Carol Rutter is Professor of English and Director of the CAPITAL Centre. A Californian educated at the University of California San Diego and the University of Michigan Ann Arbor, she has lived and worked in th UK since a Rackham Graduate Fellowship moved her to London in 1978. She returns regularly to the US: in 2005 she was National Endowment for the Humanities Visiting Scholar at the Oregon Shakespeare Festival; in 2006 she delivered the keynote address launching the Royal Shakespeare Company's 'Royal Residency' at U Mich. The following year she was the International Globe Fellow in 'The Young and Shakespeare' season at Shakespeare's Globe. ’
Her main teaching and research areas lie in Shakespeare and performance studies. A historian of the early modern playhouse, she recovers the day-to-day working life of Philip Henslowe’s Rose (the playhouse featured in John Madden’s 1998 film Shakespeare in Love) in Documents of the Rose Playhouse (1984, revised 1999). But she’s as much interested in ‘subsequent’ as ‘original’ performance. She uses theatre-going and modern theatre records such as the Royal Shakespeare Company archives at the Shakespeare Birthplace Trust to study contemporary Shakespeare performance, on stage and film.
A regular contributor to Shakespeare Survey and Shakespeare Quarterly, and published in both Cambridge University Press and Blackwell companions to Shakespeare on stage, film, and popular culture, her major publications include Clamorous Voices: Shakespeare’s Women Today (1988), Enter the Body: Women and Representation on Shakespeare’s Stage (2001), the Introduction to Macbeth (Penguin, 2005), and, with Stuart Hampton-Reeves, Henry VI in Performance (2006). Her most recent publication, Shakespeare and Child's Play: Lost Boys on Stage and Screen (2007), is described by the director Terry Hands as 'a spectacularly good book. Superbly written, brilliantly observed'. Her selection and critical commentary of the poems of Tony Harrison, Tony Harrison: Permanently Bard (Bloodaxe 1995) won the Heinemann Award, 1996. Her first book for children, The Girl Who Swallowed the Wind, was published in 2006.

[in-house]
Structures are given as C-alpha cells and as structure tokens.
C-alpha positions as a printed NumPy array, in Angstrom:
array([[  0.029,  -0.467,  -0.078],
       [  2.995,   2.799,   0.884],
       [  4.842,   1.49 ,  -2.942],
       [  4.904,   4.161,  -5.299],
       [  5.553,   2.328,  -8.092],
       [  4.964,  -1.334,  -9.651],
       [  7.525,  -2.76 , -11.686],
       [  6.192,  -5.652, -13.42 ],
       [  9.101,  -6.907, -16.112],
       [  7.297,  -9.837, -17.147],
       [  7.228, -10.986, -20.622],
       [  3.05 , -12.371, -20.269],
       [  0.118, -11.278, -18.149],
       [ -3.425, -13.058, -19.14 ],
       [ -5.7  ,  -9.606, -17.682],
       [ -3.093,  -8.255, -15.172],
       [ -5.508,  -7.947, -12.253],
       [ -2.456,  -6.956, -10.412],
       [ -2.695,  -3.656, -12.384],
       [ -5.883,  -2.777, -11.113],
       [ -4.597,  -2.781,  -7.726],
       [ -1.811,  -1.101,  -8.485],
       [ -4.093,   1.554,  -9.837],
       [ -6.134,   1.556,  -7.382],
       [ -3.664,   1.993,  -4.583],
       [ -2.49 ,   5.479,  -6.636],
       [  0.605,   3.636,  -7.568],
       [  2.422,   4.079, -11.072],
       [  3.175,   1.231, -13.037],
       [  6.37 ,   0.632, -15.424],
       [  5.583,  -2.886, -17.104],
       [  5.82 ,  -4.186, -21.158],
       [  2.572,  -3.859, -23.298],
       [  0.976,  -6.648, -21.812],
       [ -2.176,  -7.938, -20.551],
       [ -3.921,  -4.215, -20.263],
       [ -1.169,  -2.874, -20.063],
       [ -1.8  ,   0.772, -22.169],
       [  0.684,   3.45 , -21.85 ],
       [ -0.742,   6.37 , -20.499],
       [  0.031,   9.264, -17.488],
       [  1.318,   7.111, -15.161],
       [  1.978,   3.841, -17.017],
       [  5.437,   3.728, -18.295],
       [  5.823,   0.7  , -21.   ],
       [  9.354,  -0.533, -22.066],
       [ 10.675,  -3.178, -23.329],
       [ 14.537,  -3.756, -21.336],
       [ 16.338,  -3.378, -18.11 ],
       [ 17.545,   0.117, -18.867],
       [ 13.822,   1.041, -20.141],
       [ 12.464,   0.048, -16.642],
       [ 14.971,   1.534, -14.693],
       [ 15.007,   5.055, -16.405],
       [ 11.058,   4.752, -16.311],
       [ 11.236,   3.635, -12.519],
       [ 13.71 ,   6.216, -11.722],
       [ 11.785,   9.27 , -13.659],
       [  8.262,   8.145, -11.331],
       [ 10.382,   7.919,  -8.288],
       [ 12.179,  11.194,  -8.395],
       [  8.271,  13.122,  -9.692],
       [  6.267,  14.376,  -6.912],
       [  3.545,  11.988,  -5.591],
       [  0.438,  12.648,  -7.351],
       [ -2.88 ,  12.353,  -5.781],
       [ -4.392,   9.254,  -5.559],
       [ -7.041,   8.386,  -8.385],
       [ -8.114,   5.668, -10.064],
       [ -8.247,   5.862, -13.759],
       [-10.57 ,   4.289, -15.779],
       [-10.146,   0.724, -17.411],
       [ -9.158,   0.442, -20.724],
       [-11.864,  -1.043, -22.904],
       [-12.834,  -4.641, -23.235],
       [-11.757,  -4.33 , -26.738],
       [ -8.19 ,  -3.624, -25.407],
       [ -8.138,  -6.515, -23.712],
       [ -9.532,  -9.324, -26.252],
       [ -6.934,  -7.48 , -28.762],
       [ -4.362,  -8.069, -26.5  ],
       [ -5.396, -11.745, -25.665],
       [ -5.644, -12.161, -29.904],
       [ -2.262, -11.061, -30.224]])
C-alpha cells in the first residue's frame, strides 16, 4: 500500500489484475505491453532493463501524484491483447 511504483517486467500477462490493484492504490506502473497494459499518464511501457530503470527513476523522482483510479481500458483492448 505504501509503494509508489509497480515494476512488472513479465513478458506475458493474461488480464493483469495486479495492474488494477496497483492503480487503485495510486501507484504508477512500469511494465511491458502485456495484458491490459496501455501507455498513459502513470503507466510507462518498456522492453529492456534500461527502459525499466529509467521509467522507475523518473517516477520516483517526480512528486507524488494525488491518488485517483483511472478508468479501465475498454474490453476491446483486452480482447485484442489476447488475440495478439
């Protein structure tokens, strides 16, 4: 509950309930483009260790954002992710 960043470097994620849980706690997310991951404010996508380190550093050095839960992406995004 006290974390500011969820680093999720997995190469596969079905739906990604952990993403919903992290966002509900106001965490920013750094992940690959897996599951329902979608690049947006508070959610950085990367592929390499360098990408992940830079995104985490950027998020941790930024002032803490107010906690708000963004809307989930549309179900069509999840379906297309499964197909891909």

She contributes to the RSC’s Artists’ Development programme, is a consultant to Northern Broadsides and patron to 1623 theatre company, and she’s a regular contributor to BBC radio arts programmes. General editor for the Manchester University Press series, Shakespeare in Performance, she sits on the editorial boards of Shakespeare Bulletin, Great Shakespeareans, and Borrowers and Lenders, and serves as a Trustee to the Shakespeare Birthplace Trust. She has supervised PhD research on the afterlife of Henry VI, Hamlet in Romania, King Lear in performance (on stage, screen, and in comic books), Thomas Dekker as theatre writer, and English Hecubas.
She is interested in developing modules at undergraduate and postgraduate level that will think about theatre records: how actors and directors use Shakespeare’s texts and how writers, after the performance, use the trace materials that performance leaves behind – from prompt books to production photographs and costumes. Inside the University, her particular administrative focus is on undergraduate teaching, and she sits on committees whose brief is to monitor teaching excellence and enhance the learning experience for students. She was honoured in 2007 with a Warwick Award for Teaching Excellence (WATE) and was the university's nomination that year for a National Teaching Fellowship. Since January 2007 she has been the Director of the CAPITAL Centre, Warwick University’s partnership in creativity with the Royal Shakespeare Company, where her endeavour has been to introduce innovative teaching and open-space learning across the university, beginning with projects to re-imagine Shakespeare teaching for the 21st century.
She has recently written about her approach to teaching Shakespeare in "Playing Hercules; or, Laboring in My Vocation", IN Teaching Shakespeare: Passing It on, edited by G.B.Shand (Blackwell, 2009)